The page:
(A Picture From Valley Forge National Park)
The other day I was driving my son home from school. As usual, he borrowed my phone and started playing the sort of current songs which I’m not familiar with and haven’t been keeping up with for longer than I care to mention.
I find it odd that he seems so happy and contented. Even though I’ve worked very hard to hide and shelter him from my darkness, it still surprises me that he doesn’t seem to be as effected by it as he is. Bless him. He’s struggled with his own health issues and the challenges have only seem to have made him more appreciative and happy about all the positive things that life can be.
But there was one song he played which had a rather strange effect upon me. It was Justin Timberlake’s “Can’t stop this feeling.”
As it started, my son began to wave his arms around and bob his head as if he were singing it himself. He bounced around in the back seat with an energy and enthusiasm which I wish I could conjure for myself. But a strange thing happened as I listened to the lyrics. There, in the rear view mirror of my car, I could see a timid figure emerge from the trunk. As the courus rang out again, I saw the small head of a child rise behind the seat my son was bouncing around in. Strange. So very strange. That timid child rising from the trunk looked very familiar, and I realized it was the form and essence of what I once had been.
My son saw none of this and continued to bounce around and dance in his seat, lost in the joy he seems to so naturally feel. And yet that other child, way in the back, began to grin, with tears streaming down his face. There was a gratitude and a happiness obviously welling up within him up which I had been trying to give him unsuccessfully all day, but which he now seemed to have found in the joyous rapture of my own son’s singing.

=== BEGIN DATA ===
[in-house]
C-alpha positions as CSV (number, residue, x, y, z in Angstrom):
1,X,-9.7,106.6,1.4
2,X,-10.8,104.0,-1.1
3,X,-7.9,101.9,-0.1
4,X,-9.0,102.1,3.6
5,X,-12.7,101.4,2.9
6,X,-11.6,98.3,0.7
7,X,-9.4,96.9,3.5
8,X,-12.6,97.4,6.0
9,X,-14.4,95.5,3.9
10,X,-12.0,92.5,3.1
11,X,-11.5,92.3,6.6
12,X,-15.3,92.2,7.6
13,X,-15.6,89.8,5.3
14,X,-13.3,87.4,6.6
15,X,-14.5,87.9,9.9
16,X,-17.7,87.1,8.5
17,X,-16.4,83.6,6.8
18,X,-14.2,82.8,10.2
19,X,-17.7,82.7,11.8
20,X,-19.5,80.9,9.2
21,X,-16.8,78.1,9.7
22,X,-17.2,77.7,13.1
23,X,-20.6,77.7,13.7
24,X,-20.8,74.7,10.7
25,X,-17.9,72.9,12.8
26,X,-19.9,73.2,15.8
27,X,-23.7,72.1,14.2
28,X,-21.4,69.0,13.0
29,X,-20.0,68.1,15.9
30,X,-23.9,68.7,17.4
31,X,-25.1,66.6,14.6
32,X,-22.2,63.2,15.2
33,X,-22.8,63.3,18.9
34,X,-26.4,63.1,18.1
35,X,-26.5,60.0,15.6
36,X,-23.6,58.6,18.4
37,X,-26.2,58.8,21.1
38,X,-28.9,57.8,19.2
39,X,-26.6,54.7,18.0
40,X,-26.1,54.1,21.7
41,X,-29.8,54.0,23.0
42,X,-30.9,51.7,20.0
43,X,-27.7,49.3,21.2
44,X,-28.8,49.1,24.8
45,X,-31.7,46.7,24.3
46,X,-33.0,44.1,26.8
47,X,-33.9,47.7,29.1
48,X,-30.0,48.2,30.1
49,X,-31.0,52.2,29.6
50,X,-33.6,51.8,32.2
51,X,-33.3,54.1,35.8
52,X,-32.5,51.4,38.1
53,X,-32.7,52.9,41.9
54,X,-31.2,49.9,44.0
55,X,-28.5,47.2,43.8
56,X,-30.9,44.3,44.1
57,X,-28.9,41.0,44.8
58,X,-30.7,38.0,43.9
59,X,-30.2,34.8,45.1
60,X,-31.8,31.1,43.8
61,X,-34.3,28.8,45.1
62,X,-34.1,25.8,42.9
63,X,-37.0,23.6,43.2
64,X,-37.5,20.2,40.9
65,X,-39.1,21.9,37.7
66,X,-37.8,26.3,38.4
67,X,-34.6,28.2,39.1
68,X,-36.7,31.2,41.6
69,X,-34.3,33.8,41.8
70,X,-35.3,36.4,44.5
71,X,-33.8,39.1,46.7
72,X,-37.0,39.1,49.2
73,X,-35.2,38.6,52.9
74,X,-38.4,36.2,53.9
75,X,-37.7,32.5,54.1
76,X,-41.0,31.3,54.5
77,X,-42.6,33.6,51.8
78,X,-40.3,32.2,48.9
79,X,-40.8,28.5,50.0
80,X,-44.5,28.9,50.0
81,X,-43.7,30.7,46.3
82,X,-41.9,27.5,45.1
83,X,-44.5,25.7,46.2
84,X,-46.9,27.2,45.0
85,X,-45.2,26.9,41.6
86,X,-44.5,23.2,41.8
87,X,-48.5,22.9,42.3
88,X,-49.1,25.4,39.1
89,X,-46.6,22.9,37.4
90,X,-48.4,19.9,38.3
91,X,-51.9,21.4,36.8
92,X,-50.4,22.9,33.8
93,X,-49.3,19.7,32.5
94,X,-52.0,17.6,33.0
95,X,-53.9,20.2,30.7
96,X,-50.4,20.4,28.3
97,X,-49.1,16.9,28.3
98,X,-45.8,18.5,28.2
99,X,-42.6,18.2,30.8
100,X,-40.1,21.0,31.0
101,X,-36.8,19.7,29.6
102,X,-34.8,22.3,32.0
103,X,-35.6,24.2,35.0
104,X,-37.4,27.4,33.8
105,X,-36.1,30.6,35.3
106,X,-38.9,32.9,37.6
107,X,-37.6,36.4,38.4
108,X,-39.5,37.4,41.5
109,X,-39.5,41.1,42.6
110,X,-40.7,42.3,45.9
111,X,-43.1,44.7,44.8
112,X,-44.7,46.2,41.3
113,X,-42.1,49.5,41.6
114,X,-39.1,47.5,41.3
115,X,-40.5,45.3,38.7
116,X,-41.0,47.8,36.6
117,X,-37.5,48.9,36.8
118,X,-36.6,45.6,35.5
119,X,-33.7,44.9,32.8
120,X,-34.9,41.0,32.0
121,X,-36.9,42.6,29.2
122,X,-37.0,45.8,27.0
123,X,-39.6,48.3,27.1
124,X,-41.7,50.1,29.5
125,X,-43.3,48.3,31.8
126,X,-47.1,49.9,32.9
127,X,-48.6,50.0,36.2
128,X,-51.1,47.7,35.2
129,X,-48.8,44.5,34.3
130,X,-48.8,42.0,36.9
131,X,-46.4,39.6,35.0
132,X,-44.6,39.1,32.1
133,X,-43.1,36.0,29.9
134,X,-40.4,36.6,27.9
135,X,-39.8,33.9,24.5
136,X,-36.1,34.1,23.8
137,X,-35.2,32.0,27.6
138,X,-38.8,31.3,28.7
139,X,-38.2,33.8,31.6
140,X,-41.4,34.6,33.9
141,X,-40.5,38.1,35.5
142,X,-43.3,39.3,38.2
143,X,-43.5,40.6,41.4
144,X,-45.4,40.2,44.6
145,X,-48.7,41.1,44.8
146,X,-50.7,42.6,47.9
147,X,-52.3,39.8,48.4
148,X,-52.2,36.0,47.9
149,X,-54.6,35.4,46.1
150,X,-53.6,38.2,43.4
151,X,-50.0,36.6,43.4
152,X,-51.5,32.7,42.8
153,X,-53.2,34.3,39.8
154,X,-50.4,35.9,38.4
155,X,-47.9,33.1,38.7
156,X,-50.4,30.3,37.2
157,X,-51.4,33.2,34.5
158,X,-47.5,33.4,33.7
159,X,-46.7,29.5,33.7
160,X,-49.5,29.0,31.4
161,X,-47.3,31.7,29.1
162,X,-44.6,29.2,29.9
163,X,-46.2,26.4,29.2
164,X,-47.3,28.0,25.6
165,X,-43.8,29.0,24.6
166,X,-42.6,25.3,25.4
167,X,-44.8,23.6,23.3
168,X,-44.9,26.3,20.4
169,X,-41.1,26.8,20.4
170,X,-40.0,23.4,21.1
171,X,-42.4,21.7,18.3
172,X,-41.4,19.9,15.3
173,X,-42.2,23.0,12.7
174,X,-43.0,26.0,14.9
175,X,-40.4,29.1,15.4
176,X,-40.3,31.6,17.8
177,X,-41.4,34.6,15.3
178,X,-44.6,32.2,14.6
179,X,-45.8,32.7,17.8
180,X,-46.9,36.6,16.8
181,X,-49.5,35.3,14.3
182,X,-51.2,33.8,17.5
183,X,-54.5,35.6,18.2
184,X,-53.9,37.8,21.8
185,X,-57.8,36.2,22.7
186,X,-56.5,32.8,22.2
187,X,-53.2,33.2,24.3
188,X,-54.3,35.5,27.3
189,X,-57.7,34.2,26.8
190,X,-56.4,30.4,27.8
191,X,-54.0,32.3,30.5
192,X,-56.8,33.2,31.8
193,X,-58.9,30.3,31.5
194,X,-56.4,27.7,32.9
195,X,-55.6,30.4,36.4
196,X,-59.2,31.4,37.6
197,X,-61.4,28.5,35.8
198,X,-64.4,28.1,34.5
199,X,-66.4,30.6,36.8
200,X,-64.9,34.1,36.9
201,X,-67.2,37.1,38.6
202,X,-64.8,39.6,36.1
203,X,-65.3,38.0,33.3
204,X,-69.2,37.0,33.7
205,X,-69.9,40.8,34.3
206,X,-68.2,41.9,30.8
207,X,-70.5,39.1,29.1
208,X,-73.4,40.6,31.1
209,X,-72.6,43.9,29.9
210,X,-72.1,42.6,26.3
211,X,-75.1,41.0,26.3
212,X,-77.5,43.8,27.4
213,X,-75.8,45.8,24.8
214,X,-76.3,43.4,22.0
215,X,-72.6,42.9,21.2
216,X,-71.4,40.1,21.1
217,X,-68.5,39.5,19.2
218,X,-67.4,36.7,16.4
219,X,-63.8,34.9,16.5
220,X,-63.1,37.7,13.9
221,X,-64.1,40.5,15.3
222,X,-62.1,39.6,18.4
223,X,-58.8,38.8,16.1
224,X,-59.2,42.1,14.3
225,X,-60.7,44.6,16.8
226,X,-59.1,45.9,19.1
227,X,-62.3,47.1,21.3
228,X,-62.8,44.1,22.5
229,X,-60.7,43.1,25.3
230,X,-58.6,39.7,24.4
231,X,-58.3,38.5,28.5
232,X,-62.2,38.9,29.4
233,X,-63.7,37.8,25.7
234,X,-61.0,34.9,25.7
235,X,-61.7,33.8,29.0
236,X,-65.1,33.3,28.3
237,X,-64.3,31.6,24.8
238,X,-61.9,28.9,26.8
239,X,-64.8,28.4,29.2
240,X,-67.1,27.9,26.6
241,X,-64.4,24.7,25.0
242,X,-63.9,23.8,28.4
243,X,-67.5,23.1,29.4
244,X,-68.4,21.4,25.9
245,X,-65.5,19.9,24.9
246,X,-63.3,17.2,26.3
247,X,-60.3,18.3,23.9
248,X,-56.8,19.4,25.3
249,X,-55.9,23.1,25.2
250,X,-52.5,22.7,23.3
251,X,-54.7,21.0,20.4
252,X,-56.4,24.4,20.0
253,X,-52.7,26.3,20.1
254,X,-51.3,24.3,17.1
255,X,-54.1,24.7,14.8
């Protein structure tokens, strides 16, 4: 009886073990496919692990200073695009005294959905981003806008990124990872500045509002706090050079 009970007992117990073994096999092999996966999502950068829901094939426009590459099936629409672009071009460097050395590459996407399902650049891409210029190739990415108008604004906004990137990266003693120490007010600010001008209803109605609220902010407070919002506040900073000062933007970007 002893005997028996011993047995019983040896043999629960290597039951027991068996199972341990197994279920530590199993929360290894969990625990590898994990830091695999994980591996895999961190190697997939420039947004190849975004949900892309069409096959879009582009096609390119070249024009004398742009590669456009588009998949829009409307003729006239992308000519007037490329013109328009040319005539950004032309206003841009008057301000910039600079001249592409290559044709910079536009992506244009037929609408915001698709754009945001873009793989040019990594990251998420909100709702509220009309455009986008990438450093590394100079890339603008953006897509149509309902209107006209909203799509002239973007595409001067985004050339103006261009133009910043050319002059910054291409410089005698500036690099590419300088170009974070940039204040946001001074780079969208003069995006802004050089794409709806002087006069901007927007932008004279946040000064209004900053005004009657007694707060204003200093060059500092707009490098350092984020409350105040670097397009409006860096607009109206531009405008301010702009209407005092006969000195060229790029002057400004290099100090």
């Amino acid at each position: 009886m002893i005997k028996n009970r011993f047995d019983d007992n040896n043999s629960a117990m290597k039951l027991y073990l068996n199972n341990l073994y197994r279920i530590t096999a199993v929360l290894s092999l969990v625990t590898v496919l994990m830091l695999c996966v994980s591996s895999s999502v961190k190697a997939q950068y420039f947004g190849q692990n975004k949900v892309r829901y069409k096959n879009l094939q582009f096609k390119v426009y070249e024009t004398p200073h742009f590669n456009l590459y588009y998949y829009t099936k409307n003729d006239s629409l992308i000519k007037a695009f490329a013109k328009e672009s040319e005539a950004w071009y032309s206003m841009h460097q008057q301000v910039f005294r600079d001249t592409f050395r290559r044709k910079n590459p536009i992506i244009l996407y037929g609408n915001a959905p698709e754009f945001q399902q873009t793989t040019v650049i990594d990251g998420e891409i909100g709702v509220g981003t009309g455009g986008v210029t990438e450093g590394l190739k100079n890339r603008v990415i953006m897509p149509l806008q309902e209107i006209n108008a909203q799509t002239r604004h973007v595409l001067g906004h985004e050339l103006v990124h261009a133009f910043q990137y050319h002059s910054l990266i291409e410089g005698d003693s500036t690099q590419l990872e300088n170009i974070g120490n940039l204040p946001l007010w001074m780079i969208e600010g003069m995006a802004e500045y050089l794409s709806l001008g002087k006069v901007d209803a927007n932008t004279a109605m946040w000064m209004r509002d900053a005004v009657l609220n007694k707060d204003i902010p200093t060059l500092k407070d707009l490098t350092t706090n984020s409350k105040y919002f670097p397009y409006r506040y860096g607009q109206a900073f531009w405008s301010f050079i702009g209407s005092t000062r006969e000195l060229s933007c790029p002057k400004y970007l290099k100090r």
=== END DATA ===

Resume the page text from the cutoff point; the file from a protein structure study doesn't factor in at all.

It was a hard ride home. My son played the same song over and over again, bouncing around with the understanding of things which I can not fathom. The other child, way in the back, began to nod and bounce his head as well, tears continuing to stream down his face. Every time I looked back, he would duck back beneath the seats. Yet I knew, even though he was timid and uncertain, the joy my son was expressing so freely was having it’s effect on this other, lost, child as well.
When we got home, my son bounced upstairs with his school bag, still humming and mouthing the words to the song. Upstairs, I could hear that he started playing it on his computer and could hear the bouncing and pounding on the floor (which made me know he was still dancing around to the same song). At one point, there was a loud CRASH!, with an immediate cray of “I’m okay!!!” He must have bumped or slipped into something which had fallen. But that didn’t stop the song or the continued bouncing and banging on the ceiling above me.
As the song and banging continued, I caught a glimpse of that small boy again from the back seat. He was timidly peaking around the corner from the living room and I smiled to him and waved him over.
As my son listened to the song a few more times, that other boy cautiously made his way over to me and sat next to me on the sofa. Neither of us spoke, but as the song repeated, that little boy leaned over and rested his head on my shoulder. I reached out and gave him a hug as he wrapped his arms around me and began to violently sob. It wasn’t a sad sort of thing, but sounded more like something of relief and happiness – a happiness which I have rarely known that boy to know.
We just sat there, together, sobbing quietly together, as my son danced around in his room, to the music which he related to so easily.
I don’t know how he could so easily see and experience such joy, when I and the child below find such things so difficult to fathom.
However it’s happened, I’m profoundly grateful.